"The health-care law puts women and families in control of their health care by covering vital preventive care, like cancer screenings and birth control, free of charge," read the statement.

"We believe this requirement is lawful and essential to women’s health and are confident the Supreme Court will agree."

The White House statement echoed the administration’s past efforts to reframe the dispute as an issue of reproductive rights.

"As a general matter, our policy is designed to ensure that health-care decisions are made between a woman and her doctor. The president believes that no one, including the government or for-profit corporations, should be able to dictate those decisions to women."

As before, the White House noted that it had exempted or provided an "accommodation" for religious employers that opposed the mandate, but it offered no sign that it was prepared to reassess its policy of requiring virtually all private business owners to comply with the mandate.

Matt Bowman, legal counsel with the Alliance Defending Freedom, the public interest group representing Conestoga Wood Specialties, rejected the suggestion that for-profit business owners should be forced to comply with laws that violate their deeply held beliefs.

"Two cases will present the court with a broad diversity of ways families practice their faith when they try to earn their living in daily life, from Mennonites making board cabinets to a family that has built a chain of crafts stores in many states," Bowman told the Register.

He argued that the government had wrongly sought to define what should be treated as religious behavior, and he disputed the White House’s suggestion that Conestoga and Hobby Lobby sought to control the health-care decisions of their employees.

"The only dictators here are the dictators among the federal bureaucrats who decide what faith is and who can practice it. They then use that to impose an anti-life agenda on Americans," said Bowman.

 

Consolidating Cases

The high court’s decision to consolidate both appeals in oral arguments before the justices did not surprise legal experts. As a result, Matt Bowman and his public interest group will join forces in court with Kyle Duncan, a counsel for the Becket Fund for Religious Liberty, who is representing Hobby Lobby.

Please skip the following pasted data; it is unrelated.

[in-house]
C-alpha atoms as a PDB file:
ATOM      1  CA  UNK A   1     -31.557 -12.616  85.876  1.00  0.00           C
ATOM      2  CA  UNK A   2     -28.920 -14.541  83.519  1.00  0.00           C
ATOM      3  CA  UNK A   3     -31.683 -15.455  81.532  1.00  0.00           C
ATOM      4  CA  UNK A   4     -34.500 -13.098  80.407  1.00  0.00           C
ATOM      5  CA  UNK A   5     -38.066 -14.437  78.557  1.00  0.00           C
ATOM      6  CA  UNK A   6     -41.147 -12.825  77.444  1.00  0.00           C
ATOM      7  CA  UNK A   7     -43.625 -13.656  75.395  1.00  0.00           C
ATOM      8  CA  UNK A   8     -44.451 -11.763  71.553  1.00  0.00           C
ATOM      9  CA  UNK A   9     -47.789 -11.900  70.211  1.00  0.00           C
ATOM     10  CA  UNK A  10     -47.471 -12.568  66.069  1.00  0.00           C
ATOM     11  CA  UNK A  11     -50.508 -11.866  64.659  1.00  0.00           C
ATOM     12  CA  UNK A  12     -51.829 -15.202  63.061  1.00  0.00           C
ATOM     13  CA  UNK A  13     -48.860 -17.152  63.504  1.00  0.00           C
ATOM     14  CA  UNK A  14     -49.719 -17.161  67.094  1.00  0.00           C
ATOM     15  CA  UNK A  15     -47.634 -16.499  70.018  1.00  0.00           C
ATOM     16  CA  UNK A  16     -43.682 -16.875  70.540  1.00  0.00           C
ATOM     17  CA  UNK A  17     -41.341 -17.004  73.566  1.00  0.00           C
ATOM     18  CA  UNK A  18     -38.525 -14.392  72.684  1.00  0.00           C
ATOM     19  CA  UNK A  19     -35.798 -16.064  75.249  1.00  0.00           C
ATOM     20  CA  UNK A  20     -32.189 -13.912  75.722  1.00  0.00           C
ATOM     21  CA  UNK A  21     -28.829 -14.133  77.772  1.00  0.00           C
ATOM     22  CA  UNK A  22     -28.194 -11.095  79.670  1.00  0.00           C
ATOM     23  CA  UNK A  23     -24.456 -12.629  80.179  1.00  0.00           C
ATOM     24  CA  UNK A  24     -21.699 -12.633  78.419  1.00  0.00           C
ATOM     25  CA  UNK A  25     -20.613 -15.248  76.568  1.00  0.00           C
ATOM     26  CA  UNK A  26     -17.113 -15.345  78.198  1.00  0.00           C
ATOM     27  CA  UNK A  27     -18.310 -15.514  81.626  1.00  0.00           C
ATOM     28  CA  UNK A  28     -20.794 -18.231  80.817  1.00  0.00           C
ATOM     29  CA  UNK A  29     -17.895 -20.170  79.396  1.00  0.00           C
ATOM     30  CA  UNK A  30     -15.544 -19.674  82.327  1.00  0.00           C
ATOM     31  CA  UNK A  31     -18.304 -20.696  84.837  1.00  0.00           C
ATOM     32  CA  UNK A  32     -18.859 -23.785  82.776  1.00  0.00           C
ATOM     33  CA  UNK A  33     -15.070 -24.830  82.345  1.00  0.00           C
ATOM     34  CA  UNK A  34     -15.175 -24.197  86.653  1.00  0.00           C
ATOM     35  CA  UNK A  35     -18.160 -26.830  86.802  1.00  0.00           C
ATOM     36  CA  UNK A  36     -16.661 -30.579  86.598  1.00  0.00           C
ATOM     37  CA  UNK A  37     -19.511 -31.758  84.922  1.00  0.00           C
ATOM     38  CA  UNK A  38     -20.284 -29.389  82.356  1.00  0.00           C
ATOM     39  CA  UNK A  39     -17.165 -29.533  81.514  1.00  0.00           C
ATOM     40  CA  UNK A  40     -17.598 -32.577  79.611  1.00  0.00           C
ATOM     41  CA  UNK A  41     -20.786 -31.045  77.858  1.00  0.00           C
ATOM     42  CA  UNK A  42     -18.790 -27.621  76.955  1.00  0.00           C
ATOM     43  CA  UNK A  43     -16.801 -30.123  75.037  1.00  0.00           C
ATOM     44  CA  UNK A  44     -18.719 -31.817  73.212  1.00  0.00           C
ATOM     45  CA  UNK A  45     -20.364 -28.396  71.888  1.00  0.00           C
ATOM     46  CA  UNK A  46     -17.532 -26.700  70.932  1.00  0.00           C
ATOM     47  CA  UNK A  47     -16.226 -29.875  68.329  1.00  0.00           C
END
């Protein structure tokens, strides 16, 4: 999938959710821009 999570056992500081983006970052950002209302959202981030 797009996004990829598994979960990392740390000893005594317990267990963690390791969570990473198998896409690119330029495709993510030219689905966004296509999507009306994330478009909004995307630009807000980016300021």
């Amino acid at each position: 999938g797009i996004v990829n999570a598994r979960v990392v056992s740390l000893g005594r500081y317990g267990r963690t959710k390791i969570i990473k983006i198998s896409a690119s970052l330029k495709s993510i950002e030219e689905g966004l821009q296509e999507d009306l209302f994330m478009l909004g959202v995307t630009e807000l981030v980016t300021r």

Bowman confirmed that "the attorneys for both religious families will be working together. Because both families are advancing the same position, that religious freedom belongs to all Americans, including families trying to earn a living."

Meanwhile, experts are debating whether a court decision favoring for-profit HHS plaintiffs would likely signal the outcome for legal challenges filed by nonprofit employers, including EWTN. The Register is a service of EWTN.

"If the court limits its ruling to the questions of whether for-profit corporations count as ‘persons’ within the meaning of RFRA, [and] whether imposing the mandate upon the corporation ‘substantially burdens’ the owners’ exercise of religion, then there would be no significant connection to the nonprofit cases," said Gerard Bradley, an expert on the Constitution at the University of Notre Dame Law School.

"There would be a crucial connection if the court goes further and establishes authoritatively that the mandate is — or is not — the ‘least restrictive means’ of achieving a ‘compelling’ government interest," said Bradley. "But I think that the court will limit itself to the first set of questions."

A secondary legal debate centers on the likely impact of the high court’s controversial 2010 ruling in Citizens United v. Federal Election Commission, which found that the First Amendment prohibits government restrictions on corporations’ political donations, which were treated as a form of "political speech."

That ruling has since raised questions about whether similar reasoning might lead the justices to affirm free-exercise rights for corporations.

Douglas Laycock, an expert on religious-freedom issues at the University of Virginia Law School, told the Register: "Citizens United may play a role, but I don’t think it will play a dominant role. Corporations have some constitutional rights and not others; free speech is not the same thing as free exercise of religion or RFRA."